MEDIA ADVISORY: March for immigrant justice today

 MEDIA ADVISORY: March today opposes racial profiling, targeting of immigrants

Court ruling on Arizona law is "a step in the right direction," say organizers, but much remains to be done

RALEIGH (July 29, 2010) -- Today, concerned North Carolinians will hold a march and rally in downtown Raleigh to protest racial profiling and discrimination against immigrant and minority communities.

The event is part of a national day of action against the enactment of the Arizona law SB 1070, which mandates that all local police and sheriffs demand documents from people they suspect might be in the state without authorization. The marchers will gather at 5 p.m. at Nash Square (the corner of Dawson and Hargett in Raleigh) and walk to the State Capitol for a rally.

The march comes one day after a federal judge struck down many of the law's most objectionable portions, such as requiring legal immigrants to carry papers with them at all times and enabling local law enforcement to stop anyone they suspect of being in the country without permission.

“We're pleased the court recognized how dangerous the Arizona law is, and we think this ruling is a step in the right direction,” said Dani Martinez-Moore of the NC Justice Center. “But misguided anti-immigrant policies still pose a threat to the constitution and public safety, here in North Carolina and across the country.”

SB 1070, or the “Arizona Law,” requires that all law enforcement agencies determine the immigration status of a person if there is “reasonable suspicion” that the person is unlawfully present. Under this law, people who look “foreign” can be targeted for minor infractions – having a broken taillight or jaywalking – and then asked for proof of legal status. U.S. citizens and legal residents who “look like” foreigners could be at risk of arrest and deportation if they cannot produce acceptable forms of identification to verify their immigration status.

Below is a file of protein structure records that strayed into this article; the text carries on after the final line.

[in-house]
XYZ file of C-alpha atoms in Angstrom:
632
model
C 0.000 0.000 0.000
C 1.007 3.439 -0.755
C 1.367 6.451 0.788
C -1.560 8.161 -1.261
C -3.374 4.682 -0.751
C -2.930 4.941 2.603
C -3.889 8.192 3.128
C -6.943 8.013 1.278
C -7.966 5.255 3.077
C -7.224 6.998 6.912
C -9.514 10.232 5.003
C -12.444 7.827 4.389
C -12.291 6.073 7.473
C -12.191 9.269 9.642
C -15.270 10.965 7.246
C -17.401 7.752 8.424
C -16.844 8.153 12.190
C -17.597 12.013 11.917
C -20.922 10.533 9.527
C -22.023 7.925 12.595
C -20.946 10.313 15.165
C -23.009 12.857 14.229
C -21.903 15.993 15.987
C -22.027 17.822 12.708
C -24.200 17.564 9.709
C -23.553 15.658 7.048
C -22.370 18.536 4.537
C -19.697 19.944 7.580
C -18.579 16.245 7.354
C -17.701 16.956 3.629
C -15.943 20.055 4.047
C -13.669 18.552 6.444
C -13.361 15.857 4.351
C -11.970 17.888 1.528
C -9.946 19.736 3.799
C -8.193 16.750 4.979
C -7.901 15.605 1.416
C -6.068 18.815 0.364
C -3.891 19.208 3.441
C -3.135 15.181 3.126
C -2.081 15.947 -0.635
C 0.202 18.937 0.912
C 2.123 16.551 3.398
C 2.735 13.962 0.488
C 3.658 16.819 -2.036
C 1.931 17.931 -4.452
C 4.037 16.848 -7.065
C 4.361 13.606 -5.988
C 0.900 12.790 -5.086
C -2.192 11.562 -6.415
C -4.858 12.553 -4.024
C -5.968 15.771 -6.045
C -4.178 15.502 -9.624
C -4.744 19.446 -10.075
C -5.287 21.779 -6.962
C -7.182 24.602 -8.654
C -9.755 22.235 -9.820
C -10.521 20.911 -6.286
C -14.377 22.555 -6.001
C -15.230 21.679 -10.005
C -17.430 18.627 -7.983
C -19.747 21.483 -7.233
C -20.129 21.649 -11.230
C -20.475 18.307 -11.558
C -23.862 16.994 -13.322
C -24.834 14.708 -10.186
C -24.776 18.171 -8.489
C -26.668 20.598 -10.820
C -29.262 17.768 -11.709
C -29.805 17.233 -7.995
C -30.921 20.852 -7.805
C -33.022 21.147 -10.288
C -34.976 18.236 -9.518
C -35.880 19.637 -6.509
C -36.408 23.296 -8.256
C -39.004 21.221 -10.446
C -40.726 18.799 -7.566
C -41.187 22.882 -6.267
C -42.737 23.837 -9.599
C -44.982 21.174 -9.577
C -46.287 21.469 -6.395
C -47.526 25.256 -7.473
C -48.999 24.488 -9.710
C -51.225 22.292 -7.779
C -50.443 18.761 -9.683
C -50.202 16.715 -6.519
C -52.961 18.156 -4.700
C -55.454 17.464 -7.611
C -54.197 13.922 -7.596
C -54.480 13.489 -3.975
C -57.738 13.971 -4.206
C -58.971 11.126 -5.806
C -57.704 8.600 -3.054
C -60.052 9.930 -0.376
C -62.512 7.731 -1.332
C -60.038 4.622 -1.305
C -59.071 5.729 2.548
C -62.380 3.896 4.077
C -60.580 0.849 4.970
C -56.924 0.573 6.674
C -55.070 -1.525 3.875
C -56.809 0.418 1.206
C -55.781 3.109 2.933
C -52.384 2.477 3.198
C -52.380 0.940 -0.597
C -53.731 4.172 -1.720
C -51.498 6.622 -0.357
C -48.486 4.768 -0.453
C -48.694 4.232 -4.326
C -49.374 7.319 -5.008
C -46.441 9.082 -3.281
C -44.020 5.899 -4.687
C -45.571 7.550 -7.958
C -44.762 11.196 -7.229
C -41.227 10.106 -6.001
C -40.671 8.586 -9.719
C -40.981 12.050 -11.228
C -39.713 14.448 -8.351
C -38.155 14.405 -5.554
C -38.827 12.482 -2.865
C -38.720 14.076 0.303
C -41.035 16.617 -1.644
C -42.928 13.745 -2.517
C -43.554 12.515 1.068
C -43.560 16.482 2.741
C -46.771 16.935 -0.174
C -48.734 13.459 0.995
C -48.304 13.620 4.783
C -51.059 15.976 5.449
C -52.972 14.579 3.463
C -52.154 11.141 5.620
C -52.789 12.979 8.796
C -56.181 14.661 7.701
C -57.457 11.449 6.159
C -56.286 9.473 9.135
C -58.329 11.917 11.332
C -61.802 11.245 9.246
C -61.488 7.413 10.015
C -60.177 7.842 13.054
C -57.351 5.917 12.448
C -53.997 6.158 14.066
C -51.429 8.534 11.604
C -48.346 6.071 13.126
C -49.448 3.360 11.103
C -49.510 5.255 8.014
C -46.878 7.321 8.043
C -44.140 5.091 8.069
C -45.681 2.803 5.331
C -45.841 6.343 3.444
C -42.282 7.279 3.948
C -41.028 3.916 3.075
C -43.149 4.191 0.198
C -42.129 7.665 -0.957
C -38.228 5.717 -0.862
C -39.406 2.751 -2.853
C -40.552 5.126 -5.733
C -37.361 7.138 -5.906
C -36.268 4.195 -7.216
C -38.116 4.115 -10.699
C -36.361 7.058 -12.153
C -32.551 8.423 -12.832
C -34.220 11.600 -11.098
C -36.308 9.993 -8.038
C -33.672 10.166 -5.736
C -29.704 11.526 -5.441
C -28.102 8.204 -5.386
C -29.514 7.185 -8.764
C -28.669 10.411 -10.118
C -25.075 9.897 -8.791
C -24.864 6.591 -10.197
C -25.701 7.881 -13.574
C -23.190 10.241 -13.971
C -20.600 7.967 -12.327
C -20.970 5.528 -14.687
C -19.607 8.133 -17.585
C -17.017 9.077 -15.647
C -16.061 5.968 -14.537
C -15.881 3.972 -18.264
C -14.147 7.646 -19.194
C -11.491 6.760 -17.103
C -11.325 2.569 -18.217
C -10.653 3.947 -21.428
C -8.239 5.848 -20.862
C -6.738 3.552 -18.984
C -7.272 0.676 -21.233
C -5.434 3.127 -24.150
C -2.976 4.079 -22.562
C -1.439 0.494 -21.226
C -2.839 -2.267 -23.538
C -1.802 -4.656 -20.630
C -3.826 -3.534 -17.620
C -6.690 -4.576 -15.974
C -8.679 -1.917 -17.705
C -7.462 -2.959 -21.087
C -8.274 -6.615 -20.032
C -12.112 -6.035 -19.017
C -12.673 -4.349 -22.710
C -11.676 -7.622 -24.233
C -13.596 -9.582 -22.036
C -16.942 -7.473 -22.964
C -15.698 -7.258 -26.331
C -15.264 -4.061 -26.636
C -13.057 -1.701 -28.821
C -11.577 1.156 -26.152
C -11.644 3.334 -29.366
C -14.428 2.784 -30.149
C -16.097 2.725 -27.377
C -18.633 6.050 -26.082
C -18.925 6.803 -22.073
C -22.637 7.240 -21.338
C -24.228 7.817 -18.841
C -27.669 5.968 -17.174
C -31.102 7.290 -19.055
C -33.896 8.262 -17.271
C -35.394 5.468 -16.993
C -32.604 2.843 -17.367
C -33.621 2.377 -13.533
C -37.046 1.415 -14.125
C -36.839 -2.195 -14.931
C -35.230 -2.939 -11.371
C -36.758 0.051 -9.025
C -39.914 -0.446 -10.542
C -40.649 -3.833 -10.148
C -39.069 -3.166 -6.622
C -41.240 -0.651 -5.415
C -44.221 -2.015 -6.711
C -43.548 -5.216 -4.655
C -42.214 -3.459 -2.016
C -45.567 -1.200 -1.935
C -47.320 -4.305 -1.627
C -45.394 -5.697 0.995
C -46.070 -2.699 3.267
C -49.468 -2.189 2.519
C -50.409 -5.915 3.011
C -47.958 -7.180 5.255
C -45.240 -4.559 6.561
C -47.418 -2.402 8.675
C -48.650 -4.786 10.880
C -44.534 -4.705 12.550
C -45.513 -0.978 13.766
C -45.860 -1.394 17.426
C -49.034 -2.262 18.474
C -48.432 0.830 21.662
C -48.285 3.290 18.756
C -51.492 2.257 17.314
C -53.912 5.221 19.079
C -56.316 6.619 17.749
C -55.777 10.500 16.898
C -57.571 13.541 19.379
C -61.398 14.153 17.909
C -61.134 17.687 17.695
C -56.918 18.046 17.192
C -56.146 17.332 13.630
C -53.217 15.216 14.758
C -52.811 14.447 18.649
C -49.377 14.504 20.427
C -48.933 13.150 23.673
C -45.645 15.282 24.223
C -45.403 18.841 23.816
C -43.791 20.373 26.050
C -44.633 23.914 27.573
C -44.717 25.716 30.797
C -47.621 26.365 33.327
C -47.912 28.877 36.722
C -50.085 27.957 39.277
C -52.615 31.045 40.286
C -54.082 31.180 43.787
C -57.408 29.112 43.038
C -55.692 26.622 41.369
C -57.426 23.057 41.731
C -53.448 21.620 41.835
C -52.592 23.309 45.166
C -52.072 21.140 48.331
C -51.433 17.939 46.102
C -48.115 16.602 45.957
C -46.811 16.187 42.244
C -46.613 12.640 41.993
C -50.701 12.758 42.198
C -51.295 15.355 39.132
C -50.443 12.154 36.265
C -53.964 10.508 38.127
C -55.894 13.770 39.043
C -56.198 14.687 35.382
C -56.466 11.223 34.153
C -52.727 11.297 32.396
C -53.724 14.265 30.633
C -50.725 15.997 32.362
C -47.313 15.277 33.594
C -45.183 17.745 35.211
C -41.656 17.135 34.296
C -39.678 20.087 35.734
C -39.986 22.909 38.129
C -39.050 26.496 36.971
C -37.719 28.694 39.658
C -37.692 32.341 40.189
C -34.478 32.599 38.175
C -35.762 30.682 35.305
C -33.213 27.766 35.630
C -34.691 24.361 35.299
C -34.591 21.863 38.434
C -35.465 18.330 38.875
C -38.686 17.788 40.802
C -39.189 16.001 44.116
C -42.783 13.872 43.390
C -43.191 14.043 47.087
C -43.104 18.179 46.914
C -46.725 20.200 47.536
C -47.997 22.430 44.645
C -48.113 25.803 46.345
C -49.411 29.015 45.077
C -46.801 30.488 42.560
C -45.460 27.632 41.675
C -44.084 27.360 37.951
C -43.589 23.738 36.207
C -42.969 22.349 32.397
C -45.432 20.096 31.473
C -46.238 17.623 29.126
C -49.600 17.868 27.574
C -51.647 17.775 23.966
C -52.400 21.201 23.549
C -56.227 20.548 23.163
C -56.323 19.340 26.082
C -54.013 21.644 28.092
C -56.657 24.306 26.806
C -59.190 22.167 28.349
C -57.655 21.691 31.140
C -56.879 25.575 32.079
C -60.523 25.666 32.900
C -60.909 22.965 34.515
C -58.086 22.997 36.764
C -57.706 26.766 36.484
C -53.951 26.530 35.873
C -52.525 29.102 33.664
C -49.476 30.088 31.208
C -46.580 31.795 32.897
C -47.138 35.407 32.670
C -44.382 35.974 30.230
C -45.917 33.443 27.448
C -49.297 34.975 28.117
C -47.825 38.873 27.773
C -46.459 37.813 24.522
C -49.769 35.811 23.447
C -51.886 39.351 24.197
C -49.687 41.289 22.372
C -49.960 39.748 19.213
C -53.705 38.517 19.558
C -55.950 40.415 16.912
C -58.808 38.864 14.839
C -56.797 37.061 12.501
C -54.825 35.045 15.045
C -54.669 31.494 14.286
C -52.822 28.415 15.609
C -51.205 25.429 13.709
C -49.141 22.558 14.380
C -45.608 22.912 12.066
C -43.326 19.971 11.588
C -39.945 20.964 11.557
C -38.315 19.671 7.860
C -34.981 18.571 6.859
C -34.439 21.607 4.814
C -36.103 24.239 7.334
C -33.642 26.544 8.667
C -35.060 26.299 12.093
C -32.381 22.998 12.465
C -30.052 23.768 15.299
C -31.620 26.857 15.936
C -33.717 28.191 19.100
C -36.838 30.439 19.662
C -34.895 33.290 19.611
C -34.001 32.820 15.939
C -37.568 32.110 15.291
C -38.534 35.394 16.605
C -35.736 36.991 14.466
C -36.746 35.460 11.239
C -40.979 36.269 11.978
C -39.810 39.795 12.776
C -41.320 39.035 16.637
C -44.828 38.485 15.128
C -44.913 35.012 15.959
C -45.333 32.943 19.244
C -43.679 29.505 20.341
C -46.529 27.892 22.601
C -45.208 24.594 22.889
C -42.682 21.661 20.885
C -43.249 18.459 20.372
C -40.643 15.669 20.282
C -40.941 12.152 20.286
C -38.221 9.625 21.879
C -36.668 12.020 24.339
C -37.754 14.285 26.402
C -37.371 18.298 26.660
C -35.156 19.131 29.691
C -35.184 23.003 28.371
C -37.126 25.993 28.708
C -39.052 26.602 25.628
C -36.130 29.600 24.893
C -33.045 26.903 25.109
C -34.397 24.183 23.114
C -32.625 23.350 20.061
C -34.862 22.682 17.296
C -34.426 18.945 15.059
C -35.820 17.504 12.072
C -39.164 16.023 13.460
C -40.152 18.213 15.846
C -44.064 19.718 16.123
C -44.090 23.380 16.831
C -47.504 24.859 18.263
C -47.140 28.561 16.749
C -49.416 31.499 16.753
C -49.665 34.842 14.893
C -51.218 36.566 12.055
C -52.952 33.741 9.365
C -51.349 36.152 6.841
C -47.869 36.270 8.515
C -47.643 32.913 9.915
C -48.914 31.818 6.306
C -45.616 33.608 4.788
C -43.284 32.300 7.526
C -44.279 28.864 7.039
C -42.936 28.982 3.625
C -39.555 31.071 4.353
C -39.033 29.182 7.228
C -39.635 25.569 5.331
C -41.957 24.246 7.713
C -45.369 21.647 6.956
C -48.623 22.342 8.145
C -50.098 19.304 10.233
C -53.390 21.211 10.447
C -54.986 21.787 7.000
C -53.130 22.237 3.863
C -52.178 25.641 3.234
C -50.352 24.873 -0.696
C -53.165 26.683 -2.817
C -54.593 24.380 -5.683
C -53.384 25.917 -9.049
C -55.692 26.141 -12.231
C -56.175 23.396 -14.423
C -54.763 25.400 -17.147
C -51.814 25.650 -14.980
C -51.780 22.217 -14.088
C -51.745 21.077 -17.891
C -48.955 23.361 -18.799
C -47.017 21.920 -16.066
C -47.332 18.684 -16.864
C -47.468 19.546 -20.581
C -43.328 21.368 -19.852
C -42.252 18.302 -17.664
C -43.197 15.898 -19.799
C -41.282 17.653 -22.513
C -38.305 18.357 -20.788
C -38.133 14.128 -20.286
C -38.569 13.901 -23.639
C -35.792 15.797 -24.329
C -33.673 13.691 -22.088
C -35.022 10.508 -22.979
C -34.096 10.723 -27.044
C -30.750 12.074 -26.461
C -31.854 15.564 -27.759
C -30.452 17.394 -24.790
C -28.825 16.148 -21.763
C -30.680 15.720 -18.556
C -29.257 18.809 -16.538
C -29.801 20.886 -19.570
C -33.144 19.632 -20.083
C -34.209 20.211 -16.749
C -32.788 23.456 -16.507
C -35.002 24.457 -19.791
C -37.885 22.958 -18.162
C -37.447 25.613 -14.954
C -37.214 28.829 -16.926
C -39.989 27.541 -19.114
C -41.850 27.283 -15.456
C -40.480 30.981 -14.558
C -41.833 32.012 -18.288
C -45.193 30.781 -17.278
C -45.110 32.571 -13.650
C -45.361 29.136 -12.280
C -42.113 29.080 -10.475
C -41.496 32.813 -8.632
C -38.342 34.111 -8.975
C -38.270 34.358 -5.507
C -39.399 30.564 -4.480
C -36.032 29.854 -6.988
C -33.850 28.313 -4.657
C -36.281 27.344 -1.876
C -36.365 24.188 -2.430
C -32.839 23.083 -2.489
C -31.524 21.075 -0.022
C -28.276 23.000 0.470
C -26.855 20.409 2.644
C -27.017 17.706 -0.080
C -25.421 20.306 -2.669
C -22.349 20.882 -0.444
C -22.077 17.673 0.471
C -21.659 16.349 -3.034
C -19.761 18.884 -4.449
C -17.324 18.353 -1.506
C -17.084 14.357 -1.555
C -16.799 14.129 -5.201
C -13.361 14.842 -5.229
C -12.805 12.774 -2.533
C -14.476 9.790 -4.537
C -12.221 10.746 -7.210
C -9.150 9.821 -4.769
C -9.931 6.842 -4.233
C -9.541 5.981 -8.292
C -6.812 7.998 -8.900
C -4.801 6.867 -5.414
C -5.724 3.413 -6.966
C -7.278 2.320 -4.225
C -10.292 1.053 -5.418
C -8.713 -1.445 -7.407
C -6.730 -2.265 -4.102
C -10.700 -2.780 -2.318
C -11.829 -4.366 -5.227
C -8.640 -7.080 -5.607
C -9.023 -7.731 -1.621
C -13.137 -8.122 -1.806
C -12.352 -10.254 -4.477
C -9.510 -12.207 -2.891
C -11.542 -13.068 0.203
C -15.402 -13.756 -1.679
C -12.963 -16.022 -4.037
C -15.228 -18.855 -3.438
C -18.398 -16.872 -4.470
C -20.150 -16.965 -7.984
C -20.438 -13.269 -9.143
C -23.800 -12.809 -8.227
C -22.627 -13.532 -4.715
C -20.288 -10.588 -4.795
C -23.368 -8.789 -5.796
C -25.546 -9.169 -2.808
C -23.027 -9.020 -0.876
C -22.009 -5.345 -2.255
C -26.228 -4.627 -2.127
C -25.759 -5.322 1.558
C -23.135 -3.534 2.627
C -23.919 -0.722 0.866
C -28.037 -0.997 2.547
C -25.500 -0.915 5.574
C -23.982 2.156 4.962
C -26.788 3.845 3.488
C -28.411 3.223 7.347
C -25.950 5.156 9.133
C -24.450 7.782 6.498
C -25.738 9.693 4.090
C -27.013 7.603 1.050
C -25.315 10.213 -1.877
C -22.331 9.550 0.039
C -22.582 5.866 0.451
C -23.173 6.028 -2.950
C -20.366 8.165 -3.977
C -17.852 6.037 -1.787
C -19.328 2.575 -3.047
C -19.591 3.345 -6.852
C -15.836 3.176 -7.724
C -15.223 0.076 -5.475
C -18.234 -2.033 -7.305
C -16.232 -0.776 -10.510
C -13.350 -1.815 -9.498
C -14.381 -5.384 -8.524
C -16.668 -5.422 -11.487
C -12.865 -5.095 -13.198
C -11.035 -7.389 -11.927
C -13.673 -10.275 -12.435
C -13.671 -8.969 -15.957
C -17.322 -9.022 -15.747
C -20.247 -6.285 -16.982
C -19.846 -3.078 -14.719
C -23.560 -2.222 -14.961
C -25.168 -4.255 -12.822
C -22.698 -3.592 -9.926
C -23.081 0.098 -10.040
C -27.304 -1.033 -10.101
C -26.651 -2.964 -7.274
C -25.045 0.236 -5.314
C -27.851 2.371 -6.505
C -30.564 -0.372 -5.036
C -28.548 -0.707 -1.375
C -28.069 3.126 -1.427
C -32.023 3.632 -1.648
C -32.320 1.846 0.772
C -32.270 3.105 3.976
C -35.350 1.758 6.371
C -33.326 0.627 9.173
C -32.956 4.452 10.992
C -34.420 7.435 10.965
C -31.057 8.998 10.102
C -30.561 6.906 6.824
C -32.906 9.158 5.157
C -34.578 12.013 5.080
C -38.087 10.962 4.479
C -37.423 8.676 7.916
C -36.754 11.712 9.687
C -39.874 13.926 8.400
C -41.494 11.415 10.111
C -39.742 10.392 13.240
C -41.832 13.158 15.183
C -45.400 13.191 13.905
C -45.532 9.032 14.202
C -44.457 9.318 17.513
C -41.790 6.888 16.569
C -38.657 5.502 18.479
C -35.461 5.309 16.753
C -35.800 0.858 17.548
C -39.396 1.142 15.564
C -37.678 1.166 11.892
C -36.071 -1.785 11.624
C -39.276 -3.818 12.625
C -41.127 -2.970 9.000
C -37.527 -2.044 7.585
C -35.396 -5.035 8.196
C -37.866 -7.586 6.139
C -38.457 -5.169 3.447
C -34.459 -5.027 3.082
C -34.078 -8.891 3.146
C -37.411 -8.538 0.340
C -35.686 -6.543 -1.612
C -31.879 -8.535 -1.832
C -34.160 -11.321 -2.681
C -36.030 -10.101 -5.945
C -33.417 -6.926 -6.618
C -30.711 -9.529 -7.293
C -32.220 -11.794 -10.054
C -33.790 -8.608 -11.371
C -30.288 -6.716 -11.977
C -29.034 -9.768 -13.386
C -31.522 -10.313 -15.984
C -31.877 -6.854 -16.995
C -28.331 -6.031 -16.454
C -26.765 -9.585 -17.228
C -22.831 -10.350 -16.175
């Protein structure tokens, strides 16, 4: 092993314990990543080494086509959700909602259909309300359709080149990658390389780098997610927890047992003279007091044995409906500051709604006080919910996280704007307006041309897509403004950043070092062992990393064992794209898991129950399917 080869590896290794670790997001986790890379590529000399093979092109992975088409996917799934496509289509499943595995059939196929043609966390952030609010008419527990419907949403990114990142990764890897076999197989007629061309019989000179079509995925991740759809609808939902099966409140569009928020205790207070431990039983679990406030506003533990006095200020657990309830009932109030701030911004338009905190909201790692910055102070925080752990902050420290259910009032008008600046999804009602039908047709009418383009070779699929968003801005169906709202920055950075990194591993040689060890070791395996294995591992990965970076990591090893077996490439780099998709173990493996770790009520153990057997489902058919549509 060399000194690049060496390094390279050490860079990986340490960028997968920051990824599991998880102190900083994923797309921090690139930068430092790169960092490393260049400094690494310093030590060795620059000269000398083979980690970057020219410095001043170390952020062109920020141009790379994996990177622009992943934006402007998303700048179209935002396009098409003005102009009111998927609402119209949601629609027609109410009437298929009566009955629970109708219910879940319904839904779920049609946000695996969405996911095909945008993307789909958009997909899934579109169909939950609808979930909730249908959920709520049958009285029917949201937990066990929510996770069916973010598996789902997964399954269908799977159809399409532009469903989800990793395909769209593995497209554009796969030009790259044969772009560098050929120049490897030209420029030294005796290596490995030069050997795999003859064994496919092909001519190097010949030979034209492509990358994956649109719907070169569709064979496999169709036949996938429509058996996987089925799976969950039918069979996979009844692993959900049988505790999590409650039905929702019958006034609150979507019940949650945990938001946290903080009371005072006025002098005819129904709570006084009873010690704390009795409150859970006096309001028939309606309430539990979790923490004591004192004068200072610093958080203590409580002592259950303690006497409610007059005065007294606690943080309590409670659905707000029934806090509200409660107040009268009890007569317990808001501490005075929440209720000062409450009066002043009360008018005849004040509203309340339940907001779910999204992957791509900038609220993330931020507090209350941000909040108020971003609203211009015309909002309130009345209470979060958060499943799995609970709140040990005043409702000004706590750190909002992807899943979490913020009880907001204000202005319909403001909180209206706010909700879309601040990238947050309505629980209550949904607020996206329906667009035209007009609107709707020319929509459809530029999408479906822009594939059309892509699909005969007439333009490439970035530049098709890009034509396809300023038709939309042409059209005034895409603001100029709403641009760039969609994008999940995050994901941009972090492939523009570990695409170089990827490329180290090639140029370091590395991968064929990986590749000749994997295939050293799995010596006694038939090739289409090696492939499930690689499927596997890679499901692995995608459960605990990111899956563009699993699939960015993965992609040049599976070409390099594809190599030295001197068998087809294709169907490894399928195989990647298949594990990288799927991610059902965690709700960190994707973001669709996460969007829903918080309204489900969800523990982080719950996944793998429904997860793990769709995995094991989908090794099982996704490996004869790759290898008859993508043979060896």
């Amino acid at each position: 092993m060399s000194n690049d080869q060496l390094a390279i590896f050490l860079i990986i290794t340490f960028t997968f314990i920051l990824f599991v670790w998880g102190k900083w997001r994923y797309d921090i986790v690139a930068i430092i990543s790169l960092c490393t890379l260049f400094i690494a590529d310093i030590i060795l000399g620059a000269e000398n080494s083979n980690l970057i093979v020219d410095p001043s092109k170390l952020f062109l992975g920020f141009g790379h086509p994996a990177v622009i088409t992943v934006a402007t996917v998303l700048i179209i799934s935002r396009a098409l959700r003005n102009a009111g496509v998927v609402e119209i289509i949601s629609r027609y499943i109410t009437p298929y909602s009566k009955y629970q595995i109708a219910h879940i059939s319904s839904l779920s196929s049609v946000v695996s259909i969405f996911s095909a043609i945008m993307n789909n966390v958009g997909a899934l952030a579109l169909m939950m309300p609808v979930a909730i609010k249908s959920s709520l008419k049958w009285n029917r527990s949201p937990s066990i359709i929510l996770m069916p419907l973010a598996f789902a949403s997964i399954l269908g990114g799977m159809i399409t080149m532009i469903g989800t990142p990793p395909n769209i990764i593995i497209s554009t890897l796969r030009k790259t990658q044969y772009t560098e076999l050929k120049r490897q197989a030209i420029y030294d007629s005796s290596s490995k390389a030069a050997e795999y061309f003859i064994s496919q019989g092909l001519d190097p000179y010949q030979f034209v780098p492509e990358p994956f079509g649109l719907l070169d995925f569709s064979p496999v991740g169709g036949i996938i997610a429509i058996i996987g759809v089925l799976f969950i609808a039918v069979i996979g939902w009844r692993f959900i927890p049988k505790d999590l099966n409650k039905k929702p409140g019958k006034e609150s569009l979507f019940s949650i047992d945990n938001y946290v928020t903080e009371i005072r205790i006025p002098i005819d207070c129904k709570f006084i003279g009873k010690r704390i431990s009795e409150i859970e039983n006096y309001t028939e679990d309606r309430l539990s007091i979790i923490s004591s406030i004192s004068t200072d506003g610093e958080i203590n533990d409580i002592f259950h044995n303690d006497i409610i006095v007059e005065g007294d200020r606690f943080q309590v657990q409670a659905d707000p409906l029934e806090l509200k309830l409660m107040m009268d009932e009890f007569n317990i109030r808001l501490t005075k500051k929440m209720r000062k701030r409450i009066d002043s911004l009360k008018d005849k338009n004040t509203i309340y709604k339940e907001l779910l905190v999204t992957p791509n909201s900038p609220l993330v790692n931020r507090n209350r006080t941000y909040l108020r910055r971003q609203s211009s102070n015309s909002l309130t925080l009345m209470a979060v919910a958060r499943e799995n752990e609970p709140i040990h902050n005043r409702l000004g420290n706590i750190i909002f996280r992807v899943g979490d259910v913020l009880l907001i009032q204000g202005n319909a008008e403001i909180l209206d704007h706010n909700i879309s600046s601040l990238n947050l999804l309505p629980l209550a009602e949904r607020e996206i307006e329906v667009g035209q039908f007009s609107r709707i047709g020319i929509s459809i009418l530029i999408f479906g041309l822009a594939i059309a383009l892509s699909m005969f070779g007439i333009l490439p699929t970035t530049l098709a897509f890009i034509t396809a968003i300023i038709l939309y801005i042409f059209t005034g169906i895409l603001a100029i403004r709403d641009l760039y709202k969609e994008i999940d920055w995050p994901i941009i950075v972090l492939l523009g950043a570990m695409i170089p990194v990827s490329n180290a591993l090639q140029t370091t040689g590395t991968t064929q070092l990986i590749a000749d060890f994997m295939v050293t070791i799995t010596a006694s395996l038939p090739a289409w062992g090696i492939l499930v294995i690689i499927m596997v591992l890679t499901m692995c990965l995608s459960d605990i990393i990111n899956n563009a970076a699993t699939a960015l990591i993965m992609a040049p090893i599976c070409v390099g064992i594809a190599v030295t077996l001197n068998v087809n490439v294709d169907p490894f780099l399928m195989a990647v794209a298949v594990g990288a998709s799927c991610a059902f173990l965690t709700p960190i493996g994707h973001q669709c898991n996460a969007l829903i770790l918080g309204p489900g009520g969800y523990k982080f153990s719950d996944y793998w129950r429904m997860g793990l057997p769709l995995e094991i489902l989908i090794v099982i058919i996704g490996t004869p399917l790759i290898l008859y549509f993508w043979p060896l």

While North Carolina has not passed similar legislation, racial profiling continues to be a serious concern across our state. Currently in North Carolina, at least 29 county and local law enforcement agencies are participating in either the 287(g) or "Secure Communities" programs, which are partnerships between local law enforcement and ICE (Immigration Customs and Enforcement).

These programs focus on identifying and apprehending immigrants who may be in the country without authorization, resulting in the arrest and deportation of undocumented people after they have been arrested for minor violations. This has led to the widespread fracturing of families and created a climate of heightened fear in our communities.

The marchers will call on state and federal officials to stop unfair treatment of immigrants and to work for a just immigration policy that includes compassion for those who are trying to overcome poverty and political oppression. Participating groups oppose racial profiling in Arizona, North Carolina and throughout the country.

"From Arizona to North Carolina: March for Immigrant Justice" is being organized by NC ICE Watch in partnership with Black Workers for Justice, the Fr. Charlie Mulholland Catholic Worker House, NC DREAM Team, NC Justice Center, the Farm Labor Organizing Committee, Pueblo Unido, the Southern Coalition for Social Justice, Student Action with Farmworkers and community leaders.

FOR MORE INFORMATION, CONTACT: Dani Martinez-Moore, 919.856.2178, dani@ncjustice.org; Fernando Mejia (English and Spanish), mobile 208-830-0313, 

fernando@ncjustice.org  or Jeff Shaw (English), mobile 503-551-3615,jeff@ncjustice.org